LONDON, 5 December 2018: The results from the first-ever practical study into UK indoor office environments has revealed that worker performance declines when CO2 levels are high and temperatures are too warm or cold. As the government and business community continues to examine new ways of boosting the UK’s productivity levels, it’s hoped that a greater understanding of the detrimental impact of CO2, as well as fluctuating temperatures, on employee outputs will lead to concerted action to improve air quality in offices.
Backed by EMCOR UK, a facilities management company, the two year research initiative was led by academics at Oxford Brookes University and LCMB Building Performance, and supported by Innovate UK - the government agency tasked with boosting innovation in the UK economy. This forms part of the Whole Life Performance Plus (WLP+) project, which brings together a consortium of leading experts in building performance, property development and facilities management.
Putting CO2 to Work
Workplaces taking part in the study – including NATS and Kings College London – were tested over two years, with internet of things (IoT) enabled sensors installed to monitor fluctuating CO2 levels.During this time employees were sent numerical, proofreading and Stroop tests via email up to three times a day as part of the study. A methodology was then used to calculate the impact of CO2 and temperature on perceived productivity in those workplaces.
With lower CO2 levels, employees’ test scores improved by up to 12%. And in one of the buildings tested, people worked 60% faster with reduced CO2 concentrations, completing tests in a mean time of 8.2 minutes, compared with 13.3 minutes with more CO2 in the atmosphere.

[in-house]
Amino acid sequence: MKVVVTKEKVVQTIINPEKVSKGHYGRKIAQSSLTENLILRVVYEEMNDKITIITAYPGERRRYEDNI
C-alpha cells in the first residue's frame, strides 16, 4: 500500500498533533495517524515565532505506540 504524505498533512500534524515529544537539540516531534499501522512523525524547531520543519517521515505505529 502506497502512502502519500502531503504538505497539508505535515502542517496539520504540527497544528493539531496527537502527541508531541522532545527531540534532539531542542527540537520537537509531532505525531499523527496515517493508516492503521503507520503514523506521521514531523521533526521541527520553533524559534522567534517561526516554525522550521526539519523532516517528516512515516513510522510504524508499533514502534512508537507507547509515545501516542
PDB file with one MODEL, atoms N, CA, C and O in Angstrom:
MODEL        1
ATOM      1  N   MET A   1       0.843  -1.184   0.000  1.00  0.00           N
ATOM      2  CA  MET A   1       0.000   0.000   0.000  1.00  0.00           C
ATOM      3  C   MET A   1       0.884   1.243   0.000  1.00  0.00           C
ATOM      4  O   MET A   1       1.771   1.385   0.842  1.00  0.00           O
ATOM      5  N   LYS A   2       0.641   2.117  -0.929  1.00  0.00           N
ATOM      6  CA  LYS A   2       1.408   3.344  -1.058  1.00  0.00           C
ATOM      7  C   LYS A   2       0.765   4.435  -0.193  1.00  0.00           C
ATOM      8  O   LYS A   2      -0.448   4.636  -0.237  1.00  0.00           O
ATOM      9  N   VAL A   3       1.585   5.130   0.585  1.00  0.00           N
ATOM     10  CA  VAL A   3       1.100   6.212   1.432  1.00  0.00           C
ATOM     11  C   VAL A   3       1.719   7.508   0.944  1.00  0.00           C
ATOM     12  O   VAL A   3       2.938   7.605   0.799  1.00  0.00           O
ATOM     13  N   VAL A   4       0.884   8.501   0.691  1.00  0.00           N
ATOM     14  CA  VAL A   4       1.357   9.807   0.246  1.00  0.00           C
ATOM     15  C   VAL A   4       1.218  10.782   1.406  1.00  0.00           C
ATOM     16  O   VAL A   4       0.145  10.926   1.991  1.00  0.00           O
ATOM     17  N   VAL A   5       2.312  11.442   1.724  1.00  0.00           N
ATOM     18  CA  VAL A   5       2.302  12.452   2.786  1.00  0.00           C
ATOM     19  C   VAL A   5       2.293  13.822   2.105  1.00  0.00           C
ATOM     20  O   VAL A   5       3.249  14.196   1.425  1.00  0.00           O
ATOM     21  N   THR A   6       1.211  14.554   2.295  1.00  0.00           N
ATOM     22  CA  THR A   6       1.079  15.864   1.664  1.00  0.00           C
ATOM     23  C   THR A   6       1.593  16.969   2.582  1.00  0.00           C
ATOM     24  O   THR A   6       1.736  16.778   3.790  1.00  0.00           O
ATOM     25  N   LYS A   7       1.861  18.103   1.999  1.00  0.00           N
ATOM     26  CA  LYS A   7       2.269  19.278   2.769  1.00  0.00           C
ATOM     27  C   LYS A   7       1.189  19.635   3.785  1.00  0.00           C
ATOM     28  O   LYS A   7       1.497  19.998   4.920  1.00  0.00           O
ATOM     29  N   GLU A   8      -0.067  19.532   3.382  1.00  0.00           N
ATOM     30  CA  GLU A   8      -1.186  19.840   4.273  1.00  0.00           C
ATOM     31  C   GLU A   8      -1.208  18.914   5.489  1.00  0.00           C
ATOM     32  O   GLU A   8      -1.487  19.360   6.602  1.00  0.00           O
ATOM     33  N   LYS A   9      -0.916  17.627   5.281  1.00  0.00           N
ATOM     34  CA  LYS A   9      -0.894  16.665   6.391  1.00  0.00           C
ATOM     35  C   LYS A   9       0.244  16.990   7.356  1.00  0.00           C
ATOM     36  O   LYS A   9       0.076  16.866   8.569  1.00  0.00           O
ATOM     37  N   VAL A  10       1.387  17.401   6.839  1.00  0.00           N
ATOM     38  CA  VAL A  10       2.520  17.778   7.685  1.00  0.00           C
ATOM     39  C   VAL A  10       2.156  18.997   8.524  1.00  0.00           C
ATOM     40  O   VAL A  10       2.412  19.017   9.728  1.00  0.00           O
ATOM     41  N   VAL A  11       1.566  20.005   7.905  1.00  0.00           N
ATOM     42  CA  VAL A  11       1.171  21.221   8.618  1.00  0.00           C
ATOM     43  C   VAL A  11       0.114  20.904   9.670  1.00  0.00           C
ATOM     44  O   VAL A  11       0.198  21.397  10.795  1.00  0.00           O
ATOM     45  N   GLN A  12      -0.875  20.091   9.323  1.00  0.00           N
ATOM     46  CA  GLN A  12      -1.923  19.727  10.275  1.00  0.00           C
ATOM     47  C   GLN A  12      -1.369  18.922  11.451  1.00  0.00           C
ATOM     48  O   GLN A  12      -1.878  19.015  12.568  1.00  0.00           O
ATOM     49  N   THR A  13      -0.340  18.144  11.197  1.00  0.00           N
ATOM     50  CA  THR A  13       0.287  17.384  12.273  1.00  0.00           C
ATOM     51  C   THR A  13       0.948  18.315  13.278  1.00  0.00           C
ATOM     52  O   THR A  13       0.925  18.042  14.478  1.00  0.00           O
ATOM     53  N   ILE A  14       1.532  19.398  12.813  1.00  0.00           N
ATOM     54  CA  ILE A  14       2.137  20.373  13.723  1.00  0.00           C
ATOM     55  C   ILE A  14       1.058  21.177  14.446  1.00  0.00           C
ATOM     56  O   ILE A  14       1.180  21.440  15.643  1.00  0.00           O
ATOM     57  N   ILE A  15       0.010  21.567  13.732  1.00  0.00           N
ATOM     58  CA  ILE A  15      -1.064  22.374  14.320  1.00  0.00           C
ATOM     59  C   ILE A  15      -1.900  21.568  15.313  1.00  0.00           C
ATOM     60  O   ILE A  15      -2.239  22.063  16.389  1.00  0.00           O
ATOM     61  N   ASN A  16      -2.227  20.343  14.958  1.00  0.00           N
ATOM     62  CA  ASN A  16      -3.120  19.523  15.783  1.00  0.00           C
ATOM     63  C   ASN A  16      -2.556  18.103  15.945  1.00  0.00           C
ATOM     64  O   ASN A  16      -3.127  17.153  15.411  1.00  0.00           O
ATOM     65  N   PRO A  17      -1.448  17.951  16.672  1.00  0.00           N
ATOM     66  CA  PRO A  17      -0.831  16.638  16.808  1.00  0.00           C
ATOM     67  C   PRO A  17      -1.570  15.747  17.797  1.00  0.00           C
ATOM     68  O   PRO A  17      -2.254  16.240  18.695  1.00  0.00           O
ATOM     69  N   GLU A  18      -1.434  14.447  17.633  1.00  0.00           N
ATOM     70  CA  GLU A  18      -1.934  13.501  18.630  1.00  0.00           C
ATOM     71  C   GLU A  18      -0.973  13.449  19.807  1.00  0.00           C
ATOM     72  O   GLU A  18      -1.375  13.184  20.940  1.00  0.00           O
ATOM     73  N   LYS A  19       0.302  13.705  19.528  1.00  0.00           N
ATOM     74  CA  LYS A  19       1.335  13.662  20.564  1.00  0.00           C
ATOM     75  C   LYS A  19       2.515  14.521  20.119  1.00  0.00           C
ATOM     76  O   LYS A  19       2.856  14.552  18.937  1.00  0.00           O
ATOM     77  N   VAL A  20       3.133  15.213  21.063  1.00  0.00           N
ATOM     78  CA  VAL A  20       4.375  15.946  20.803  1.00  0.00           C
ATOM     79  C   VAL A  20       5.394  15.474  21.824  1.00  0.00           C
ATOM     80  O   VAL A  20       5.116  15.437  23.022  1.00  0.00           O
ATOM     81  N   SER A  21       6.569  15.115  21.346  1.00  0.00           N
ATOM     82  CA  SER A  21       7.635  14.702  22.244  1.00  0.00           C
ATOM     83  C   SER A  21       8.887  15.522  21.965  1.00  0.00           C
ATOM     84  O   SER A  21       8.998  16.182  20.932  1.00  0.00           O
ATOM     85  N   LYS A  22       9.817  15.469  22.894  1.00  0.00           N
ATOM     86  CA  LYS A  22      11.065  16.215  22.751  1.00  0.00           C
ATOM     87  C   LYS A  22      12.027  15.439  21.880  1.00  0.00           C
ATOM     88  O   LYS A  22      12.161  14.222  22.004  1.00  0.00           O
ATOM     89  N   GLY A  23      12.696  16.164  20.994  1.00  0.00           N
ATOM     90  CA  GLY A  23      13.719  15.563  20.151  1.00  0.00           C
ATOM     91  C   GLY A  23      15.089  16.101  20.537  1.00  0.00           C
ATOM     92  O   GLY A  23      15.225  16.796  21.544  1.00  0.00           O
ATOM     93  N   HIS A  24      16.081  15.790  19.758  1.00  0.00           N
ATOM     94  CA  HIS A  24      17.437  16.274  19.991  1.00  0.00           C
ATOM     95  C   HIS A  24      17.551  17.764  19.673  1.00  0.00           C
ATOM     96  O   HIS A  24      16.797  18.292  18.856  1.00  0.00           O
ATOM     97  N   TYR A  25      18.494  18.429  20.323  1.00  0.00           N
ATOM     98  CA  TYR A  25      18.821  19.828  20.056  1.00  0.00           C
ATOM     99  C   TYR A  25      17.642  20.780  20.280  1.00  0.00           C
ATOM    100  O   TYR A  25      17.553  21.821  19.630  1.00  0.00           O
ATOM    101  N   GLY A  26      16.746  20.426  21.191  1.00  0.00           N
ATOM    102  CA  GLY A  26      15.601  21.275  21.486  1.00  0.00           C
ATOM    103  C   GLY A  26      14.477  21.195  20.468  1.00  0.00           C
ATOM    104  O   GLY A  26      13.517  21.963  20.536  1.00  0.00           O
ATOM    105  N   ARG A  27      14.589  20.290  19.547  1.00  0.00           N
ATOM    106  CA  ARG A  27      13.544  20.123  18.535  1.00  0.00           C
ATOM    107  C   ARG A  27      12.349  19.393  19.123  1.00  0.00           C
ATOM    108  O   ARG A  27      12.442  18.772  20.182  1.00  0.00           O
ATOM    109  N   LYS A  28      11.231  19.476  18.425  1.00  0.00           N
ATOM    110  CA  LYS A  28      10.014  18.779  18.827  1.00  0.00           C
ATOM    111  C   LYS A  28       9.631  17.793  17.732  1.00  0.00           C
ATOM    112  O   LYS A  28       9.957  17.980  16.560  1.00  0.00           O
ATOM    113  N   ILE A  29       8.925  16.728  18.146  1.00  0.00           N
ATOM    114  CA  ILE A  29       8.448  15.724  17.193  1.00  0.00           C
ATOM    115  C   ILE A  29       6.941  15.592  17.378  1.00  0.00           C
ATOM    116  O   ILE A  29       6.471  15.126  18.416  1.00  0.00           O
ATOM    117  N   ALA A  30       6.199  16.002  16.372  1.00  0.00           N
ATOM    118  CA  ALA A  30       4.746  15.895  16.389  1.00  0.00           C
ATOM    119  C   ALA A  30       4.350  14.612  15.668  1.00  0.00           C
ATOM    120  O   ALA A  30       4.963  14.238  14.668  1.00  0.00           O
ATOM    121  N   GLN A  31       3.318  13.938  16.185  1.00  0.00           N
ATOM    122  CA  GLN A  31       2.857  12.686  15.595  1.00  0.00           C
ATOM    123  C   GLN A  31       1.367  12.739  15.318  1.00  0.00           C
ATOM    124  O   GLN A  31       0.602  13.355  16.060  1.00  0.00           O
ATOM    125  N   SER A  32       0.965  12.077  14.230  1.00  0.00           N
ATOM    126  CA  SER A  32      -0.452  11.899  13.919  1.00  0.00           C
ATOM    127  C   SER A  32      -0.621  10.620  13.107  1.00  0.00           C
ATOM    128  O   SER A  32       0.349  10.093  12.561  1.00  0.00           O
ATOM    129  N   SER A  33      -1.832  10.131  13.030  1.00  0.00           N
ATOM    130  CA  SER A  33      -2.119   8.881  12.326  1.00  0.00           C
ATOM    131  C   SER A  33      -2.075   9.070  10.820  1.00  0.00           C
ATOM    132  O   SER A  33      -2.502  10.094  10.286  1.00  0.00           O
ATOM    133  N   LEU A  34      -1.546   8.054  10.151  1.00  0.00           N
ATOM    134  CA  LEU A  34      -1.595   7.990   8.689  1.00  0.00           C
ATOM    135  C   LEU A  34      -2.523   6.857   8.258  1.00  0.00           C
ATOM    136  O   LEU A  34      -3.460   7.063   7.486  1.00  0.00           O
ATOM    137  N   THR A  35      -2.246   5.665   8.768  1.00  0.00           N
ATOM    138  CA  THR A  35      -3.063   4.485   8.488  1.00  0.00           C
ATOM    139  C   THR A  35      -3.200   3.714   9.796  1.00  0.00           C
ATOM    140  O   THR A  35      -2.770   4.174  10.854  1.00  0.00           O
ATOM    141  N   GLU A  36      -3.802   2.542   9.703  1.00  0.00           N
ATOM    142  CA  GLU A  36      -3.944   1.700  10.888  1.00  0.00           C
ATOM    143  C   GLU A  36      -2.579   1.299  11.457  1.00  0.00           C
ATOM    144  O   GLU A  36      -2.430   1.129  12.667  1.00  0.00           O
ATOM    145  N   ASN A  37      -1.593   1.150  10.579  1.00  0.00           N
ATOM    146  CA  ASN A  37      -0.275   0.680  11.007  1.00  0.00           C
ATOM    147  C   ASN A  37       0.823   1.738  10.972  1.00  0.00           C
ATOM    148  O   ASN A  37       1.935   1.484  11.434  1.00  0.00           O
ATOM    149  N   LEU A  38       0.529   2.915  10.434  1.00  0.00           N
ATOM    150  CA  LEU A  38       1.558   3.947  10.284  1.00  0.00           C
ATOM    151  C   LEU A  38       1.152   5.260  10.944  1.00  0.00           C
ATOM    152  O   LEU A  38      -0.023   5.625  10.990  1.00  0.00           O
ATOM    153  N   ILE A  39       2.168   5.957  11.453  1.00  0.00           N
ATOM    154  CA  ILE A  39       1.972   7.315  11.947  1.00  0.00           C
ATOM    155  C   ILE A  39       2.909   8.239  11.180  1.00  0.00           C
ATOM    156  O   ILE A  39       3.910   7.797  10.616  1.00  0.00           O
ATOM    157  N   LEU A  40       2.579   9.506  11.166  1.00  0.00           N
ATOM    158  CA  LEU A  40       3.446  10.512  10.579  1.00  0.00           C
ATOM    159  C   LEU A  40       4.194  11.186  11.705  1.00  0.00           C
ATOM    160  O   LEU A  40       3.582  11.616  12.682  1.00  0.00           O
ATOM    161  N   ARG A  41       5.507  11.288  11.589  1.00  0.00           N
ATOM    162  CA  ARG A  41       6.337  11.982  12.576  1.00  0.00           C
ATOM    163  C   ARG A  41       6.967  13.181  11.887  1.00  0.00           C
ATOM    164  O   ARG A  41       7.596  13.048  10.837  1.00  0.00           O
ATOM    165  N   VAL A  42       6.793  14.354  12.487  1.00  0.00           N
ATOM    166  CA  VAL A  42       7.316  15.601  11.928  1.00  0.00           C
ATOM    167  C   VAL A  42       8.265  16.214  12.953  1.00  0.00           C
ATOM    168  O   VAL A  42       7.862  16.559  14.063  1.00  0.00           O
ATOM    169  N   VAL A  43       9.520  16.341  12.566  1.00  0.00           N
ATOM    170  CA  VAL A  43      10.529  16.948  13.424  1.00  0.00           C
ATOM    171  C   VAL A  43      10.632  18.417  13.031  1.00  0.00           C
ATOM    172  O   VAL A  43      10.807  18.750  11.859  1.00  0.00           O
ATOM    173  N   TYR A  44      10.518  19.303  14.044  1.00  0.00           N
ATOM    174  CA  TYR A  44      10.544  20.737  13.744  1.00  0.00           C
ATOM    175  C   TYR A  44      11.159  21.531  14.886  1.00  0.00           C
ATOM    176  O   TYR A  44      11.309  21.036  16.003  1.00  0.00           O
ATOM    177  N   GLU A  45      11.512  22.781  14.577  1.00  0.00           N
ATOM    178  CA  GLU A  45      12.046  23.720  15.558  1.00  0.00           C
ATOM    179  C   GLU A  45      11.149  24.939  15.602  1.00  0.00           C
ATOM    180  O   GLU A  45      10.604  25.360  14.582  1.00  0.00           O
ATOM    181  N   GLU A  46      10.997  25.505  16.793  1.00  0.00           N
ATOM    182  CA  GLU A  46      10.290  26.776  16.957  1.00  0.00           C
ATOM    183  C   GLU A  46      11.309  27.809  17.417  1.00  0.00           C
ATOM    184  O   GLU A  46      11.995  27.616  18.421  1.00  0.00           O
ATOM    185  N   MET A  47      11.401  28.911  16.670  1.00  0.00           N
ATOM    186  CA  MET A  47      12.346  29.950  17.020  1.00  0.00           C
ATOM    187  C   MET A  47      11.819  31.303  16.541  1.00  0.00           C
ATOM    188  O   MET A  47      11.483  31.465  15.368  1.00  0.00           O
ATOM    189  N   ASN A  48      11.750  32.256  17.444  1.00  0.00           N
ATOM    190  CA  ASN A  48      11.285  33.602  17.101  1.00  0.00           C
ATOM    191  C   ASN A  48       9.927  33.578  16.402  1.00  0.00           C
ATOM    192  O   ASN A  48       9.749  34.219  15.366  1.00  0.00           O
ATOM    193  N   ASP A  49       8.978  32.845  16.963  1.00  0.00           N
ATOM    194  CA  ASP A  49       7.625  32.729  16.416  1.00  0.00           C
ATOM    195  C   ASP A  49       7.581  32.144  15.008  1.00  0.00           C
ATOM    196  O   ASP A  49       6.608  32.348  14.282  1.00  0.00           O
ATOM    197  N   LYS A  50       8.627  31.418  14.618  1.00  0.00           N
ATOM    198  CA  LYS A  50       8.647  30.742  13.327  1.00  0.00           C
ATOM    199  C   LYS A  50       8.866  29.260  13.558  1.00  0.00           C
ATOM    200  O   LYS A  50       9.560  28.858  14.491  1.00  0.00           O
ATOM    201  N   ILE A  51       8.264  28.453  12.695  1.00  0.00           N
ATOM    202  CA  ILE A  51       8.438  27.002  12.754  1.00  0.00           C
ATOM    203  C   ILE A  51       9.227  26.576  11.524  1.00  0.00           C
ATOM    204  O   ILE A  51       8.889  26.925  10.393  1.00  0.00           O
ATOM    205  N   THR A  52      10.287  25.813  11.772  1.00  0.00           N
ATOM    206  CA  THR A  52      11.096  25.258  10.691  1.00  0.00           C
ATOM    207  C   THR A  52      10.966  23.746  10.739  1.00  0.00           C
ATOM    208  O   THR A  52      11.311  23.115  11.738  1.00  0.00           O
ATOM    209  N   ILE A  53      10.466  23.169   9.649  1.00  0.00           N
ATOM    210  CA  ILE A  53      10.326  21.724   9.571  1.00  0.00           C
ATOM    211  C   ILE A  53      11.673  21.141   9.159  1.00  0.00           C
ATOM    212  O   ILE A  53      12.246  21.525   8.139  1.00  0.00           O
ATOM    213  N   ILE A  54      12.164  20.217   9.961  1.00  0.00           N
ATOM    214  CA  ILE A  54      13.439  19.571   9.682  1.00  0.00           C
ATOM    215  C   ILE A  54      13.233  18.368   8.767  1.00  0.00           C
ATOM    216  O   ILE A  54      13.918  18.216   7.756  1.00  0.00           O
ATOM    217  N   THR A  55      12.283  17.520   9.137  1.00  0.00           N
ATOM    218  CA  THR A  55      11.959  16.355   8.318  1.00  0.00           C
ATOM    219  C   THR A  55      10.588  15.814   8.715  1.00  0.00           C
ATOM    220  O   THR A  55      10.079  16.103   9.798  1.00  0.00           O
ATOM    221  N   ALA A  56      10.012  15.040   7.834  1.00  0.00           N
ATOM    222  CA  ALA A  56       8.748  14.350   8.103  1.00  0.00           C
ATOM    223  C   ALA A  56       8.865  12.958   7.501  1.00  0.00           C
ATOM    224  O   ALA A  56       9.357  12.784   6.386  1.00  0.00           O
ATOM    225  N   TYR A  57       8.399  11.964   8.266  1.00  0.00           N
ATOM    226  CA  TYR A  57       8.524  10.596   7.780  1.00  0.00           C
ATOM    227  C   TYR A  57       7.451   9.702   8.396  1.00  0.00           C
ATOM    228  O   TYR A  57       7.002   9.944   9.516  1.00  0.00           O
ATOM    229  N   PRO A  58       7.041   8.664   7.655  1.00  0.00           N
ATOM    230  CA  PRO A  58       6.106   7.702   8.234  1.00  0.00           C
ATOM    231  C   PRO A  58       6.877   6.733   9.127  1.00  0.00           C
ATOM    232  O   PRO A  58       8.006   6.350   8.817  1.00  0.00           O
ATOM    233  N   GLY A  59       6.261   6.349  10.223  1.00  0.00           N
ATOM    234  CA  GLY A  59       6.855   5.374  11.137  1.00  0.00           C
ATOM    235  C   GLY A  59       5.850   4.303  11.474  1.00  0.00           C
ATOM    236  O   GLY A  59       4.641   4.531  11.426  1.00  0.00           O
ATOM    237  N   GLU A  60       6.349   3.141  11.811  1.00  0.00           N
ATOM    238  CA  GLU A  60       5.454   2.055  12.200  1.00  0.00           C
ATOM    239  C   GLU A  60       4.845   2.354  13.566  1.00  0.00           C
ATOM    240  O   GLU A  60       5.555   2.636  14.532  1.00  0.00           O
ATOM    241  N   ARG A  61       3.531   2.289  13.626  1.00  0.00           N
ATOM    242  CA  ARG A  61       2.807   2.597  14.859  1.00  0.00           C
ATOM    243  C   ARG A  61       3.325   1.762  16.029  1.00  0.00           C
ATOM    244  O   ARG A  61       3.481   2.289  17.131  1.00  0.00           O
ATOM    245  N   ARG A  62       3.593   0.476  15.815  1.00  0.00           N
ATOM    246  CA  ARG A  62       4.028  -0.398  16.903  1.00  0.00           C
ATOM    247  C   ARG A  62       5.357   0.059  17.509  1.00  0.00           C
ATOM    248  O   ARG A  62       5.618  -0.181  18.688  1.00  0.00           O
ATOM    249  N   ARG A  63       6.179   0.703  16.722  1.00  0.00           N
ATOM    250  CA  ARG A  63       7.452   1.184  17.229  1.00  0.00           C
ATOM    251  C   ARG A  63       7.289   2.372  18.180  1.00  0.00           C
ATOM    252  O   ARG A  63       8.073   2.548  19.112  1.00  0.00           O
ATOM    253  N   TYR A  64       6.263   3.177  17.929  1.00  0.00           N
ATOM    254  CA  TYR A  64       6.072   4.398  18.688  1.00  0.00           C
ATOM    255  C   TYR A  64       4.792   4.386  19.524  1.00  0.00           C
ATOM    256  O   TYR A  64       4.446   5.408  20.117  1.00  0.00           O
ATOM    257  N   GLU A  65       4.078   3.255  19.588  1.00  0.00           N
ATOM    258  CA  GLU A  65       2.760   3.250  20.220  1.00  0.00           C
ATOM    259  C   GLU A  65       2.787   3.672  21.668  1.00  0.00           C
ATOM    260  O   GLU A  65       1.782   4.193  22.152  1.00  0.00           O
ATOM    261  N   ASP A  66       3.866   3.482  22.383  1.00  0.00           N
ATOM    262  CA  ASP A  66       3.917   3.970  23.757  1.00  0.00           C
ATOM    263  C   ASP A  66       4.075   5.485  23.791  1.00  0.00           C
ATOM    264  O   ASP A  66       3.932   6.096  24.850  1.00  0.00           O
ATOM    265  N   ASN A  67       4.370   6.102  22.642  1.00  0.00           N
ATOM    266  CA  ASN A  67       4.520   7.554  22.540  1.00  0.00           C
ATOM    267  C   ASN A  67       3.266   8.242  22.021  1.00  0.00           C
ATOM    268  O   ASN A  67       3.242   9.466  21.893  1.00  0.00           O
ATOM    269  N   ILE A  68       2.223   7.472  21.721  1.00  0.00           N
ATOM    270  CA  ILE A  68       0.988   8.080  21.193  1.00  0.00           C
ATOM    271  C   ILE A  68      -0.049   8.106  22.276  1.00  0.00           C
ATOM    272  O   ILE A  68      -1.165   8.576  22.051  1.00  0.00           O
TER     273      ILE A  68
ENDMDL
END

Too often due to energy efficiency concerns, the opening of windows in offices is highly controlled, meaning that the quality of the indoor atmosphere is heavily reliant on air conditioning. This means, for example, when new offices are built, they are ‘sealed’ and air conditioned as standard. Even if buildings meet ventilation standards, this doesn’t mean that high CO2 levels are being effectively detected and reduced, and often lead to offices feeling stuffy – which can mistakenly be put down to high temperatures. In these instances increased energy usage is expended on cooling via air con systems and the unnecessary creation of additional greenhouse gas emissions in the atmosphere. For example, closer monitoring of the CO2 levels during the study revealed that fan speeds could be significantly decreased - by up to 50% - without adversely affecting the CO2 levels in the workspace.
Importantly this misconception also limits the amount of fresh air that is introduced into offices and other work spaces. This is especially pressing, when coupled with research showing that UK office workers only spend a maximum of fifteen minutes outside in addition to their commutes. For example meeting rooms, which are often sealed and occupied for a prolonged period of time can reach up to 3000ppm CO2 - impacting concentration and productivity levels. This becomes increasingly problematic as CO2 levels are not recorded with enough granularity by traditional building management systems to evaluate the effect on building occupants.